On my first version however (the one with the red facing) I  slightly f*cked up on the sleeve and side seams. Because I was running low on my matching thread I decided to just use French seams instead of flat fell seams. So without reading the instructions I jumped straight in and did them on a 5/8″ seam allowance. But when it came round for the second shirt I realized that oh no the seam allowance on the shirt back and sleeve back was just 1/4″ while on the front it was 5/8″ and that the seam allowance had already been offset. Which i think means that on the first version i did the back of the shirt and sleeves will be pulling tight. I hummed and hawed for a while on this and decided that as it was all finished and ready to be posted, I’d let him try it on first before unpicking the lot.  I did however get it right on the second version. And the detail of the stitching I am quite pleased with.

In summary: I love this pattern, the instructions are great and the design is lovely. It takes a while to cut out but it is definitely worth it!

Version 1 with back pleat:

Version 2 with back darts:



Fuel for my sewing mojo

3 Mar

IMG_20170227_161904_703.jpgI’ve been a little low on sewing mojo lately. After finished my friend’s fancy dress back in mid January I got started on a few projects (actually they were Christmas presents) but totally lost any interest in sewing. And so they have been languishing in the corner, making me feel guilty every time I see them.

I decided that I needed a little fuel for my sewing mojo and lo and behold: the Spring Knitting and Stitching show! Hurrah – perfect timing. So this afternoon with a tight budget and a detailed list to keep me on track, I set off. And let me tell you, I was very well behaved.

I got myself three denims, from left to right:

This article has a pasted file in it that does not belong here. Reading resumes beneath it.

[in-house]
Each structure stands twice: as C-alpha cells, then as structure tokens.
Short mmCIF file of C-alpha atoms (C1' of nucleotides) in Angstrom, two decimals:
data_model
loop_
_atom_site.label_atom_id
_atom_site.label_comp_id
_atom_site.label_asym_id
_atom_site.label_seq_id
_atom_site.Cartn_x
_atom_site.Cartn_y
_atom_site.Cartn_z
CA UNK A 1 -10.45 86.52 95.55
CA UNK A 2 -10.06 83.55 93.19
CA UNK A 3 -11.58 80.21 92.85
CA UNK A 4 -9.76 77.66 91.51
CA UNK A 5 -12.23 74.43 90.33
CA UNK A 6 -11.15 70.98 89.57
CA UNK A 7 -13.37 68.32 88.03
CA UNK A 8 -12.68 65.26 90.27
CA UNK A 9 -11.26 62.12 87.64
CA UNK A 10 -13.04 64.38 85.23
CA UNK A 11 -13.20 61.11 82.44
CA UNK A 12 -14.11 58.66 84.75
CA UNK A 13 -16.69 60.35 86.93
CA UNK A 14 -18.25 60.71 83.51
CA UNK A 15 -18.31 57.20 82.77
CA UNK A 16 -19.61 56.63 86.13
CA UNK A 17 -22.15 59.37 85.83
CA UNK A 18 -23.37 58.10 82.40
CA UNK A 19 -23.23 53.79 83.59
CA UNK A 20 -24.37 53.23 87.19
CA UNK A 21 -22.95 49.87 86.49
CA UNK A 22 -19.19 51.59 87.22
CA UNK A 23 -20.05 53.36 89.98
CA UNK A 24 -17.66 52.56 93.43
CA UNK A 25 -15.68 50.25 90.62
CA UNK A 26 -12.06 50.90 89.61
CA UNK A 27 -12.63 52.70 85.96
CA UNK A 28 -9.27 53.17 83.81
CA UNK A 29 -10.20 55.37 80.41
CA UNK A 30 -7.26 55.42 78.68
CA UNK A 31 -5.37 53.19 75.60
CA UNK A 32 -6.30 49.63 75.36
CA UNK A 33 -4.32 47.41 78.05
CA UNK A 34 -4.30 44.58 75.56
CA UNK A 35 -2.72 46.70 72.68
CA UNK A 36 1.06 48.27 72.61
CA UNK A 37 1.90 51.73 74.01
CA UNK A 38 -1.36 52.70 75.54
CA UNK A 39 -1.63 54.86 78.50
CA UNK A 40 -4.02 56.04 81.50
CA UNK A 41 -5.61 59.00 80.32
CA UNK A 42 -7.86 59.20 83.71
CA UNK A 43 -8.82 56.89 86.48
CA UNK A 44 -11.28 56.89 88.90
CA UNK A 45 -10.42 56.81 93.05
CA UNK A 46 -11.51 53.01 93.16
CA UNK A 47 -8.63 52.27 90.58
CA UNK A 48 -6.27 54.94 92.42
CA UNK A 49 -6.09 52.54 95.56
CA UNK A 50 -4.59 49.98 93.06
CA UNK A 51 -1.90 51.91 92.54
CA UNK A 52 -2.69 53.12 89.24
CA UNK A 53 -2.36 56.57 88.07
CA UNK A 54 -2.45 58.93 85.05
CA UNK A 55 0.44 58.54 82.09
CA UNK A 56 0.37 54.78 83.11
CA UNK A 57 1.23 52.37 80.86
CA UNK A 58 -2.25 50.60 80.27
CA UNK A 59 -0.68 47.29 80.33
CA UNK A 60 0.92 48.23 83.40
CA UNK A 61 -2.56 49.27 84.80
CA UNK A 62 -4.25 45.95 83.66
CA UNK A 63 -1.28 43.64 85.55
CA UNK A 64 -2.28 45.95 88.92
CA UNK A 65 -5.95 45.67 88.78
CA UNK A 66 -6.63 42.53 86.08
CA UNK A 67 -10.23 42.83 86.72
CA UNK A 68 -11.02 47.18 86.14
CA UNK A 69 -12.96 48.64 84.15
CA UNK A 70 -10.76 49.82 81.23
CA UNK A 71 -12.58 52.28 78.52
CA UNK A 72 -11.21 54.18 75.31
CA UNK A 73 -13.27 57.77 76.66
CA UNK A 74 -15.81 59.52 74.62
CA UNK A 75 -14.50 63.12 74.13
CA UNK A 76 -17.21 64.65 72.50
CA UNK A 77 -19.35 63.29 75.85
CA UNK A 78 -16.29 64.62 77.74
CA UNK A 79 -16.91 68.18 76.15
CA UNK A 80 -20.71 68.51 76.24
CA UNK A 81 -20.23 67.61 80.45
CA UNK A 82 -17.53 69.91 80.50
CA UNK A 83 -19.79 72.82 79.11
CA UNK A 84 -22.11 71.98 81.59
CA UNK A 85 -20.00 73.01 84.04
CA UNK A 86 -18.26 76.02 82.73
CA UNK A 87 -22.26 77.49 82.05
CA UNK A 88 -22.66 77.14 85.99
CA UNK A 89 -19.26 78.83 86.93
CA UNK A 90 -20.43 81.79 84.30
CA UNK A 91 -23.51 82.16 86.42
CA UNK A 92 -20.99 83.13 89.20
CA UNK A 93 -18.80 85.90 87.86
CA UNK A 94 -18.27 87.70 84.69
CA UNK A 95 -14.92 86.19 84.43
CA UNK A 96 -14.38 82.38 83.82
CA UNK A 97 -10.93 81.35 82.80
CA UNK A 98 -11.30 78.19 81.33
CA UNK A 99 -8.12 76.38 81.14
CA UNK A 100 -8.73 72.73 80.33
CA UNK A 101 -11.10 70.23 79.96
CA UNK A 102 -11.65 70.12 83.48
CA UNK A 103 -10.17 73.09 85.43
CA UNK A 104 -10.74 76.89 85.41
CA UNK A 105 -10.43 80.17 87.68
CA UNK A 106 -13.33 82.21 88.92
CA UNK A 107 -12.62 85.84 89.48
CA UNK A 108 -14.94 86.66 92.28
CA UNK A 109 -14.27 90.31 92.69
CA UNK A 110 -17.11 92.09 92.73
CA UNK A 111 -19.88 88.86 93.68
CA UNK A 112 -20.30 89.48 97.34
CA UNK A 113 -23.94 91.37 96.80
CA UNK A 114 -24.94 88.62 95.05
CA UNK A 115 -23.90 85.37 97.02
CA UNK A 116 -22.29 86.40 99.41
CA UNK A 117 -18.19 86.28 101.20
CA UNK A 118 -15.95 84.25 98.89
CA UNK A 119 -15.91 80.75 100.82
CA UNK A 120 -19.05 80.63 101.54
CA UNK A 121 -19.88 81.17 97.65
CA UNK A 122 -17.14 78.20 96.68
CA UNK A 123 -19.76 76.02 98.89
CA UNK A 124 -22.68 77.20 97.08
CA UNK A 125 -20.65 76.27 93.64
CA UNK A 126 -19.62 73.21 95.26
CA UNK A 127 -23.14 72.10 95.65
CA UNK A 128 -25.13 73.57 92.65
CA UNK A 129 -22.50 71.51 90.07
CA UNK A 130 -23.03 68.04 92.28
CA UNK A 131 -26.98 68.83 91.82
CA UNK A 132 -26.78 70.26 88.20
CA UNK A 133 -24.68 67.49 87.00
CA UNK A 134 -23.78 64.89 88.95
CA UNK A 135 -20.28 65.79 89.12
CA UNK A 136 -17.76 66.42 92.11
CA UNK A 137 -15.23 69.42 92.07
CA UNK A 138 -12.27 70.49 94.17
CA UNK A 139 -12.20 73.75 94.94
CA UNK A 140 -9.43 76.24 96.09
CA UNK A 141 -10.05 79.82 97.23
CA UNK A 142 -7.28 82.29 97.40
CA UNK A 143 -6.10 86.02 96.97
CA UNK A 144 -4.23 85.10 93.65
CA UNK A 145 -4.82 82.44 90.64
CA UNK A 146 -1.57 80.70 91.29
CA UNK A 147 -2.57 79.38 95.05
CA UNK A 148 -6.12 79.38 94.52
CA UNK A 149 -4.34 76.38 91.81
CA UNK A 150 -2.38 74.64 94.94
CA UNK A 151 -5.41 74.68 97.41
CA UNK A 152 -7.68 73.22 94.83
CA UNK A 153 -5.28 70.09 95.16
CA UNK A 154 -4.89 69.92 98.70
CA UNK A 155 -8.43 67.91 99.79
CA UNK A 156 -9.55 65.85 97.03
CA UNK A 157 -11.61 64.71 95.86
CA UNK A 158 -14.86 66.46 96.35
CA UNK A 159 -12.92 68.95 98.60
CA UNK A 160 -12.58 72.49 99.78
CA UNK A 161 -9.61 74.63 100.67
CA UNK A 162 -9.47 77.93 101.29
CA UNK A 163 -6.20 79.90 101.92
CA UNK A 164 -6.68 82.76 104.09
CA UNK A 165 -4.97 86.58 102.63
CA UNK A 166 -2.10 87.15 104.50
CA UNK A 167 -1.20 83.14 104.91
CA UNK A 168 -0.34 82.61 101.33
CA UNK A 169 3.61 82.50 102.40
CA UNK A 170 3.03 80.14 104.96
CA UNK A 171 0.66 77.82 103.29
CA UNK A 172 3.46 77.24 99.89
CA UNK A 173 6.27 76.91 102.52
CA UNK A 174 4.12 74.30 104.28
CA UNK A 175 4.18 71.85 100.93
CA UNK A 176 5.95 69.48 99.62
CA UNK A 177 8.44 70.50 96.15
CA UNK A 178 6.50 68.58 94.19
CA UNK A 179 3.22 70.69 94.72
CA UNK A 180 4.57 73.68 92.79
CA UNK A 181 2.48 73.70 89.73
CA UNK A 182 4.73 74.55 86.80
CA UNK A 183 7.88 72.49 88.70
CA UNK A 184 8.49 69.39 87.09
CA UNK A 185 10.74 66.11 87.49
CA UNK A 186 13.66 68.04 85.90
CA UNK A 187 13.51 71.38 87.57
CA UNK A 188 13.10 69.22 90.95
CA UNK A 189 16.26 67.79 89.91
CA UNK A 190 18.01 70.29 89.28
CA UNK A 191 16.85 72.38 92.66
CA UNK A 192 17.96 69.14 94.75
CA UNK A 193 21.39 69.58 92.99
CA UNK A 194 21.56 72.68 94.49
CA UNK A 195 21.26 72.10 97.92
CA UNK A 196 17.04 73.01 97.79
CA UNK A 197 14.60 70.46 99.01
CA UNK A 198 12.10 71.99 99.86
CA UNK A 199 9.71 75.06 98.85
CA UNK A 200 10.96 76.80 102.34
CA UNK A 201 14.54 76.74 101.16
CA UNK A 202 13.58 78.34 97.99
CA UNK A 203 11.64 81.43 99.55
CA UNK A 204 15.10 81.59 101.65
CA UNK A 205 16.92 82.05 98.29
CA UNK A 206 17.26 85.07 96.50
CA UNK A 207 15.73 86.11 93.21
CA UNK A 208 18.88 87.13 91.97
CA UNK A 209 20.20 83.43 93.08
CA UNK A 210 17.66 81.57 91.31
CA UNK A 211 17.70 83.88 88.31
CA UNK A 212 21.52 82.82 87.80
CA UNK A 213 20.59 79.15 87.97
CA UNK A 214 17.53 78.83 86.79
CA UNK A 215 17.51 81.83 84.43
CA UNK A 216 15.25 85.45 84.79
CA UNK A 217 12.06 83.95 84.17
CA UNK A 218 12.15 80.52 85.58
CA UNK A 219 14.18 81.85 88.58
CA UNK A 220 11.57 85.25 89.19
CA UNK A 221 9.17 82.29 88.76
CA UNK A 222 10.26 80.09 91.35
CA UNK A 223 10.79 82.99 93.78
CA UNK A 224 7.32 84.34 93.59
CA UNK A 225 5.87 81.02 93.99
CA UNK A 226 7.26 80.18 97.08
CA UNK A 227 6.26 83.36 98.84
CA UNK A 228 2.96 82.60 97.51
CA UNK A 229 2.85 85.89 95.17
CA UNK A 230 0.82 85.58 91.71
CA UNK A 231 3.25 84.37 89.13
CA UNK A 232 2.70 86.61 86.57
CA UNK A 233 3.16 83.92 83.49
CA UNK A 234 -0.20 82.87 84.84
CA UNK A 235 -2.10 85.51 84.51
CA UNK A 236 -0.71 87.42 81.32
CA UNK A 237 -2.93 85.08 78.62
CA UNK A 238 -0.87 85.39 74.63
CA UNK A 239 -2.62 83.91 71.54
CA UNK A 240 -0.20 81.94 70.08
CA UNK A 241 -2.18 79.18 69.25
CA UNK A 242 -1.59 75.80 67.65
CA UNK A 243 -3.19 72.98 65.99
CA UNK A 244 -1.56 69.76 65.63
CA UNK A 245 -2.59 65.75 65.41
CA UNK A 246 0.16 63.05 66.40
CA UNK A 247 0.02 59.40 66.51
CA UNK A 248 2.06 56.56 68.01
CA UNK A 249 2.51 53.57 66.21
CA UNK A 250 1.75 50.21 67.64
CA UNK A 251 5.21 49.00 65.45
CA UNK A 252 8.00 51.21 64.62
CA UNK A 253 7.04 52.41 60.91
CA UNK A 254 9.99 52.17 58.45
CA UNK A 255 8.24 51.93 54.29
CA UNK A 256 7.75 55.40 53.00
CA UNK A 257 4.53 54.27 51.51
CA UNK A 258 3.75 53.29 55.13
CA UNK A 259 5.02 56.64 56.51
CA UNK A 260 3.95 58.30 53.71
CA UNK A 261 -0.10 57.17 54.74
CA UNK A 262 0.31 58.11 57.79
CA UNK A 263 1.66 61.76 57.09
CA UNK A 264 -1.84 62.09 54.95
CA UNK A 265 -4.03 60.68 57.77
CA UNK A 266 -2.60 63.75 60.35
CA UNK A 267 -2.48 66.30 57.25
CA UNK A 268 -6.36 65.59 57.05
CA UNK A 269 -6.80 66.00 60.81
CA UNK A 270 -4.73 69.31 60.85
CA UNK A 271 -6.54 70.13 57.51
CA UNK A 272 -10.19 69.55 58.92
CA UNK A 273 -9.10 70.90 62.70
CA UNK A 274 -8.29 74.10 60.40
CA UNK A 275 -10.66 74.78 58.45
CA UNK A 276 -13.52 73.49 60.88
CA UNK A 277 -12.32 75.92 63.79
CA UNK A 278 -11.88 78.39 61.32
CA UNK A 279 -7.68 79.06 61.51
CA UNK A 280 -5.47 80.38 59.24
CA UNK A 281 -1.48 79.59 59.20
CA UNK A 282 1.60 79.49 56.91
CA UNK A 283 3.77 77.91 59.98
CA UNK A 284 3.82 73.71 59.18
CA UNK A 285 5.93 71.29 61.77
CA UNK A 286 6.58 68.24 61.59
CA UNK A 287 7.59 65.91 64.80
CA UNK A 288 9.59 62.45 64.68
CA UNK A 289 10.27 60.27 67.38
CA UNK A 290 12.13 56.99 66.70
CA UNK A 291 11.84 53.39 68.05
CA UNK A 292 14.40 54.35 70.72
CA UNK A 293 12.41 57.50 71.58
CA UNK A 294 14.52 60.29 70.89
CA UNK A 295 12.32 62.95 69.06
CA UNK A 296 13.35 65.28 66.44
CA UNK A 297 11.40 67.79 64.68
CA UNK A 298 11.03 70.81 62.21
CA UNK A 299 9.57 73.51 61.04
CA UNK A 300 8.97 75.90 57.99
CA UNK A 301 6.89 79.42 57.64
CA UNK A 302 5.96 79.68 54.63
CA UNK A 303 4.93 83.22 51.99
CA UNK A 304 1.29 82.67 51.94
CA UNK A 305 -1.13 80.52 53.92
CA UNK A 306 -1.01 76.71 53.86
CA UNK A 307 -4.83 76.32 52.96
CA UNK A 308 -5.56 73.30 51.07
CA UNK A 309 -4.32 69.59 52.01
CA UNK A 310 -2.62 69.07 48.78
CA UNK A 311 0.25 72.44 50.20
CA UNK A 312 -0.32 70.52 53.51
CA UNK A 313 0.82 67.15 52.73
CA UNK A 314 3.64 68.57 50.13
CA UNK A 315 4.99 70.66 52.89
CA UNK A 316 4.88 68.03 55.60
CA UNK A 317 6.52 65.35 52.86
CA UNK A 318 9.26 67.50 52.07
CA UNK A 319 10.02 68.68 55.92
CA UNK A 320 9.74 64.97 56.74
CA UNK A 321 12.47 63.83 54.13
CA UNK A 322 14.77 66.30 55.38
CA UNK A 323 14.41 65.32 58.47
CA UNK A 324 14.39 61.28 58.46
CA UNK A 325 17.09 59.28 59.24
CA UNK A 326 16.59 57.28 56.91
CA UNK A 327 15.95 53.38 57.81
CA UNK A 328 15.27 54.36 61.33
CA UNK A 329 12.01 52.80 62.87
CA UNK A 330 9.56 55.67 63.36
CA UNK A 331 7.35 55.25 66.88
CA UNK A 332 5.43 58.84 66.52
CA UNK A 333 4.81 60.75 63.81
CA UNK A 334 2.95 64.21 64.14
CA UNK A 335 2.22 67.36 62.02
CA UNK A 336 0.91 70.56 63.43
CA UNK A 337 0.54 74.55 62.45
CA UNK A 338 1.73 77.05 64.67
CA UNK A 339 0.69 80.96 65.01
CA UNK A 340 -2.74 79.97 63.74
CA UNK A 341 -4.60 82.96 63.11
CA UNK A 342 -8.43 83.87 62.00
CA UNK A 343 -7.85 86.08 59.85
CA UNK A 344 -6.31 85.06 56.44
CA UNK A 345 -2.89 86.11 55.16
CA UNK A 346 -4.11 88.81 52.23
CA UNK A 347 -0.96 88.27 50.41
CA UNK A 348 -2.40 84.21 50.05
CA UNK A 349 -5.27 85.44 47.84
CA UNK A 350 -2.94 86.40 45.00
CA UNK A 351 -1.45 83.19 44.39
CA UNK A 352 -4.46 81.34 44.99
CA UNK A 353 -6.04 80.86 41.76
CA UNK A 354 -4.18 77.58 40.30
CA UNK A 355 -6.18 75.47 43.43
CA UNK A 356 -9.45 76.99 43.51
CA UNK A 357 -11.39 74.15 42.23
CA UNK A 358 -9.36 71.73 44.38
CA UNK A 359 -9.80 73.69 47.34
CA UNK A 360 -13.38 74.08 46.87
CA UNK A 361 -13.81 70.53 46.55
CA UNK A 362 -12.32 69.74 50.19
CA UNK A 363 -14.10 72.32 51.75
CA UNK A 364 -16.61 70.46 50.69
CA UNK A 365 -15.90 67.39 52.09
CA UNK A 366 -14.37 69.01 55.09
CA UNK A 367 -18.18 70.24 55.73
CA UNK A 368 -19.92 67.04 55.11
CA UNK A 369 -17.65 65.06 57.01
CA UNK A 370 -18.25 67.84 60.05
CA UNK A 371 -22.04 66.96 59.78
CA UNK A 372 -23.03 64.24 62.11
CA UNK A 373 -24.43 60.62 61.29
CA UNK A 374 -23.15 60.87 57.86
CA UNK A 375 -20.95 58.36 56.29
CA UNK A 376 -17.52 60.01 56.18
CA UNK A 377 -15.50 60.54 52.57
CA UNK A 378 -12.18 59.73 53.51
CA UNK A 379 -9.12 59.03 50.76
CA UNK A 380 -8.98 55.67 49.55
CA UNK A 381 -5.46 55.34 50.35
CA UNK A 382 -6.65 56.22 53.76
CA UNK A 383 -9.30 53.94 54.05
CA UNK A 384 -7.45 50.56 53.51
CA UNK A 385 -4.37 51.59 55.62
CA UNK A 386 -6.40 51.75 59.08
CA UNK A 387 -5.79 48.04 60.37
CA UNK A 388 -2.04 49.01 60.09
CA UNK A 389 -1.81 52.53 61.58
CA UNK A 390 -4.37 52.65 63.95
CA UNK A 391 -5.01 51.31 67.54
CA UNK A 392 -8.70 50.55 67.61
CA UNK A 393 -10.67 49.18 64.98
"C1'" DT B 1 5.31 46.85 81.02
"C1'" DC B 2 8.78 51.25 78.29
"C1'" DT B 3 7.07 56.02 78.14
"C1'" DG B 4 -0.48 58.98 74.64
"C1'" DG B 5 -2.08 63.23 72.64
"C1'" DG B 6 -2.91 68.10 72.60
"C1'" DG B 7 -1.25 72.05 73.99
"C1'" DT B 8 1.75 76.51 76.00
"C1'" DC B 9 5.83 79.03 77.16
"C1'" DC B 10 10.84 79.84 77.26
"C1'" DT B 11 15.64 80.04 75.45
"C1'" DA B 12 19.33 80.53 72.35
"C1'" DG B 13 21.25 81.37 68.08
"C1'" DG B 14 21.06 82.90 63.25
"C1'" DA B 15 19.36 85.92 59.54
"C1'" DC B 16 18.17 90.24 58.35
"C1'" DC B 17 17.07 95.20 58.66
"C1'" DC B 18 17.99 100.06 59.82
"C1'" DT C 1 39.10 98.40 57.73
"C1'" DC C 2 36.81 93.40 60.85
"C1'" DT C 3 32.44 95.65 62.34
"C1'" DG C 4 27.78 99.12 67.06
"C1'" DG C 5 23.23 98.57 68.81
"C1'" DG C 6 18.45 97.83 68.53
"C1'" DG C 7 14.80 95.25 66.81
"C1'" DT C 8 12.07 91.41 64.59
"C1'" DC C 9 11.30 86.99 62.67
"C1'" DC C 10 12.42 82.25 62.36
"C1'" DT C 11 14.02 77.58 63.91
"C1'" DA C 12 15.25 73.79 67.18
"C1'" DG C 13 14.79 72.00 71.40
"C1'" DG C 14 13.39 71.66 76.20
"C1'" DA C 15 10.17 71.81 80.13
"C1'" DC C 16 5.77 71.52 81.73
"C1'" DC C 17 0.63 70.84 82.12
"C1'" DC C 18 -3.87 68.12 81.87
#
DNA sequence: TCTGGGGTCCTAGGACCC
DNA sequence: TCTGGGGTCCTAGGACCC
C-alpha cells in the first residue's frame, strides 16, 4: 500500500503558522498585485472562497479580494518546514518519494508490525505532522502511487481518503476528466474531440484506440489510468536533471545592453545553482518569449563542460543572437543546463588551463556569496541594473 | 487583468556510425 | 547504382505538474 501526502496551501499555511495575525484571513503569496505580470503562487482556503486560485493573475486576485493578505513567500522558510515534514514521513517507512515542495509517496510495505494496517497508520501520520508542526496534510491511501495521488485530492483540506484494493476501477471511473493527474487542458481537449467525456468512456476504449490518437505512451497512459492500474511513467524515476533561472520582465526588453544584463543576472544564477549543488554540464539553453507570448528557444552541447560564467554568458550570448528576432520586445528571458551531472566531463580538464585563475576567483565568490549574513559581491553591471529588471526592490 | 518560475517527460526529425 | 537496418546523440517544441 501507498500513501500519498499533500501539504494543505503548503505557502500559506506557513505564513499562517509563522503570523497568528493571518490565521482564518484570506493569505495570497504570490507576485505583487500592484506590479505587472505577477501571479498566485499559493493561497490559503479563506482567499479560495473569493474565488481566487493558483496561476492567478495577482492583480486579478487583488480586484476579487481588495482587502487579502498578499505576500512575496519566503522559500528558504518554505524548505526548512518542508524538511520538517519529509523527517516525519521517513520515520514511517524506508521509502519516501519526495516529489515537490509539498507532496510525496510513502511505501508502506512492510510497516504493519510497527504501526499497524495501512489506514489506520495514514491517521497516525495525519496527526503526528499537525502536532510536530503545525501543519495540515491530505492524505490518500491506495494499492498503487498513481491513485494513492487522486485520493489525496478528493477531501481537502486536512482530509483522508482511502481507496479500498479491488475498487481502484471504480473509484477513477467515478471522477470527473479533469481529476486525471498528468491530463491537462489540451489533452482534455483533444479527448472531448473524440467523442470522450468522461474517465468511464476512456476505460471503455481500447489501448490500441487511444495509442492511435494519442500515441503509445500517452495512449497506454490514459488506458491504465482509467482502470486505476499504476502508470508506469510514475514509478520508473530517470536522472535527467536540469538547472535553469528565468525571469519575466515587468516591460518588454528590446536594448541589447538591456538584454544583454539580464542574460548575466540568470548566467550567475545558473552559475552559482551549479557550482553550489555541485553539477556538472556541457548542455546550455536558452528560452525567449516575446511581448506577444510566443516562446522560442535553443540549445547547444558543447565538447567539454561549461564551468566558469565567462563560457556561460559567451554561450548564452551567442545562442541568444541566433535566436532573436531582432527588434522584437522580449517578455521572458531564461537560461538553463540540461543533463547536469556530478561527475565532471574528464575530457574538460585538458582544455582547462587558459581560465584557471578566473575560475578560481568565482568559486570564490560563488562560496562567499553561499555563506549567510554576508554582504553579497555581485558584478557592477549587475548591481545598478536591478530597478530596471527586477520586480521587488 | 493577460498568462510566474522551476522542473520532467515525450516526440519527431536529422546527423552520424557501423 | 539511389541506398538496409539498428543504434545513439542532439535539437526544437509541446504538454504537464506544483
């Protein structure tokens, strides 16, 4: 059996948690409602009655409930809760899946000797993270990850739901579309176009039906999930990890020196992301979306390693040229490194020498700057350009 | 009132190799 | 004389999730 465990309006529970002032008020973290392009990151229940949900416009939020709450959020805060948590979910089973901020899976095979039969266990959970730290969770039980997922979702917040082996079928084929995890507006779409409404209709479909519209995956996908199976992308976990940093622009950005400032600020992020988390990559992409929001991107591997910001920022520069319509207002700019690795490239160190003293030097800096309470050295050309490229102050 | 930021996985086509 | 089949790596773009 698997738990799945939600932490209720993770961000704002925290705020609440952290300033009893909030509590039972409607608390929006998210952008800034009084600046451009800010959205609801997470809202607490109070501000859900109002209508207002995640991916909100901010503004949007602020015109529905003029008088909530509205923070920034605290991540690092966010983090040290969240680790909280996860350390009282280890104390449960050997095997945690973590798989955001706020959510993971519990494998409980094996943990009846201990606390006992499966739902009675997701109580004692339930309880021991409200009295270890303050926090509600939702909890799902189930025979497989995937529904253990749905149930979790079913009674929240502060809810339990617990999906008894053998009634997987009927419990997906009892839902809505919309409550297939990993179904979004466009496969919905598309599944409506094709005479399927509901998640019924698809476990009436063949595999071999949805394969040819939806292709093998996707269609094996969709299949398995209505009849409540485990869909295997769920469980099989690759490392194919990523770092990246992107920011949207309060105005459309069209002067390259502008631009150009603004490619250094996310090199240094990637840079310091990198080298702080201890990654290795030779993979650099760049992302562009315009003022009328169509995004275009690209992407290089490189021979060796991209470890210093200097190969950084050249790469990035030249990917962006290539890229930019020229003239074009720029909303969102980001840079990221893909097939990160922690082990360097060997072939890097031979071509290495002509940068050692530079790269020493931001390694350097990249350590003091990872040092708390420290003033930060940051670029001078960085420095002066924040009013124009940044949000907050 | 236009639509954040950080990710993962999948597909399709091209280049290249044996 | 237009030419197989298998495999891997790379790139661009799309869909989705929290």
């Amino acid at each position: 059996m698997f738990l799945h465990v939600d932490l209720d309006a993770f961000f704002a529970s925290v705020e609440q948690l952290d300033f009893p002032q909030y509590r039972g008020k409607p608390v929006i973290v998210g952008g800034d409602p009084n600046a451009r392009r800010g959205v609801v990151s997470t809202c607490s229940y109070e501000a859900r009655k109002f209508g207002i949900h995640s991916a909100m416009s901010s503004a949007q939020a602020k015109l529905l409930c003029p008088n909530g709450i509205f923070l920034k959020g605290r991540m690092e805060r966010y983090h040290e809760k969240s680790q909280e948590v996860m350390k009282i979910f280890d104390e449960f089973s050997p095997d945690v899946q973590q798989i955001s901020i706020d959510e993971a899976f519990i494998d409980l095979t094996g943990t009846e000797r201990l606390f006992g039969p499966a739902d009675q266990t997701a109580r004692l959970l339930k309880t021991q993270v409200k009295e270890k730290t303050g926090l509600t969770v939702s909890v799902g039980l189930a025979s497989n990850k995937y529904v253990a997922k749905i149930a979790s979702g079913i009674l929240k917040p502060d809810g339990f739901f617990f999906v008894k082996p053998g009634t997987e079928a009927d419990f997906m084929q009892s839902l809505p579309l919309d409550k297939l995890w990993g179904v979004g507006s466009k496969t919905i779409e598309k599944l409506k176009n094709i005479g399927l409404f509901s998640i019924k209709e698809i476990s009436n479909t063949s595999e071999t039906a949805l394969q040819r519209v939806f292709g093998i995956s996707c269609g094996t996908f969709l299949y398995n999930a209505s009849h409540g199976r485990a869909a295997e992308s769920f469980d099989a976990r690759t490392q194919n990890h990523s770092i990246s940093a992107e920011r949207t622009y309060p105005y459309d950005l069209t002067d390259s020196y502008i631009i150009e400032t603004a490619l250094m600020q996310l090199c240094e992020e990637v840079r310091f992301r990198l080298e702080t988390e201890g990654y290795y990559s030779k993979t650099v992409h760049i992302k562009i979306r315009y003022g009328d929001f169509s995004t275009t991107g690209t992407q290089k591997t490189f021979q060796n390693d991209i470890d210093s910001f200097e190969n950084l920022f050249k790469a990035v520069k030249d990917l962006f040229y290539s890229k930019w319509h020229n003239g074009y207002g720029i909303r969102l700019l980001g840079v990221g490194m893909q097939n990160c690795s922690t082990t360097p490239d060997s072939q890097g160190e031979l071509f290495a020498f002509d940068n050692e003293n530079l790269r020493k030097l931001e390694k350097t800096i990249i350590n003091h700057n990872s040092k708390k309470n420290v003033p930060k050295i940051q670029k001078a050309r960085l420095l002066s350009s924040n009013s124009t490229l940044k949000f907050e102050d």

• denim with colored motes 83% cotton/17%polyester to make Gainline’s maritime shorts;
  • unknown denim with estimated 2% stretch for a pair of Closetcase’s Ginger jeans AND the Gainline Morris skirt;
  • dark blue denim 50% cotton, 42% polyester and 3% elastane for another pair of Ginger jeans;
  • as well as some 100% cotton swiss knot for an unspecified top;
  • plus I got myself the Cleo dungaree dress pattern.


Now  I hope to polish of those garments languishing in the shadows so I can get on to my newer and exciting projects.


Blogger Recognition Award

28 Feb

Turns out last month the lovely Emma from Emma and her Machine nominated me for the Blogger Recognition Award. And I have to say when I saw this last night I let out a small EEEKKKK.


See I first started this blog a few years ago when I was out of work and in a new country. I was sewing a lot at the time but didn’t know many people. I thought it would be a great way to organise my sewing thoughts and document my projects, reach out to people outside my little sewing corner and, well, occupy myself. I didn’t at the time realise how much I would come to love  it. Maybe one of the reasons it was so exciting to be nominated now is that I’m in a similar situation. Back in London, but again out of work. My sewing mojo has been on the ebb as I struggle with job applications. But I’m feeling the inspiration creeping back in. Like Emma I really love the online interaction and encouragement!

My advice to new bloggers is just get writing/photographing.  Don’t worry too much  about perfecting your posts: you’ll find your voice, your strengths and what you enjoy, as you go! And like Emma’s advice: interact with others – it’s the best part of blogging.

Some of my favorite blogs are (I know it’ suppose to be 15 but that seems like quite a long list):

If those I’ve named choose to participate, the rules for receiving this award are as follows:

  • Thank the blogger who nominated you and provide a link to their blog.
  • Write a post to show your award.
  • Give a brief story of how your blog started.
  • Give two pieces of advice to new bloggers.
  • Select 15 other bloggers you want to give this award to.

Thanks again Emma!